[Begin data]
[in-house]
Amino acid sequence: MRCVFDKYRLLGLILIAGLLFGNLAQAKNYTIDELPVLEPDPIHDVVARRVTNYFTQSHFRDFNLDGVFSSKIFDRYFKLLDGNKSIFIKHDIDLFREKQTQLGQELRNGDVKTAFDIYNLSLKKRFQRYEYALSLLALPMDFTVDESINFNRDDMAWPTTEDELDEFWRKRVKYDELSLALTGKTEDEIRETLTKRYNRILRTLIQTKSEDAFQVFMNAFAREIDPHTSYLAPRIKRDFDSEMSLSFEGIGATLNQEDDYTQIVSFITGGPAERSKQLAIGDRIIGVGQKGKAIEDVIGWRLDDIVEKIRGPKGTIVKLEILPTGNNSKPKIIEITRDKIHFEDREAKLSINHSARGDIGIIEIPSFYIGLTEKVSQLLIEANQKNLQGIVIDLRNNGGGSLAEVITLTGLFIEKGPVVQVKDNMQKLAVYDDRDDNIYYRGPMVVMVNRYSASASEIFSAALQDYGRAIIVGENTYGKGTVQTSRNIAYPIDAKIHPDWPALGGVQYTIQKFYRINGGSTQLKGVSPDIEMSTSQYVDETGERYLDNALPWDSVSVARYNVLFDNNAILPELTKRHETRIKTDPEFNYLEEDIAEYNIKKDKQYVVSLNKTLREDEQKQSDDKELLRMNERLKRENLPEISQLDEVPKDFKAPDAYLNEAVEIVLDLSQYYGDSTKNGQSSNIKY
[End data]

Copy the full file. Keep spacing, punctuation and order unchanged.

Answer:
[in-house]
Amino acid sequence: MRCVFDKYRLLGLILIAGLLFGNLAQAKNYTIDELPVLEPDPIHDVVARRVTNYFTQSHFRDFNLDGVFSSKIFDRYFKLLDGNKSIFIKHDIDLFREKQTQLGQELRNGDVKTAFDIYNLSLKKRFQRYEYALSLLALPMDFTVDESINFNRDDMAWPTTEDELDEFWRKRVKYDELSLALTGKTEDEIRETLTKRYNRILRTLIQTKSEDAFQVFMNAFAREIDPHTSYLAPRIKRDFDSEMSLSFEGIGATLNQEDDYTQIVSFITGGPAERSKQLAIGDRIIGVGQKGKAIEDVIGWRLDDIVEKIRGPKGTIVKLEILPTGNNSKPKIIEITRDKIHFEDREAKLSINHSARGDIGIIEIPSFYIGLTEKVSQLLIEANQKNLQGIVIDLRNNGGGSLAEVITLTGLFIEKGPVVQVKDNMQKLAVYDDRDDNIYYRGPMVVMVNRYSASASEIFSAALQDYGRAIIVGENTYGKGTVQTSRNIAYPIDAKIHPDWPALGGVQYTIQKFYRINGGSTQLKGVSPDIEMSTSQYVDETGERYLDNALPWDSVSVARYNVLFDNNAILPELTKRHETRIKTDPEFNYLEEDIAEYNIKKDKQYVVSLNKTLREDEQKQSDDKELLRMNERLKRENLPEISQLDEVPKDFKAPDAYLNEAVEIVLDLSQYYGDSTKNGQSSNIKY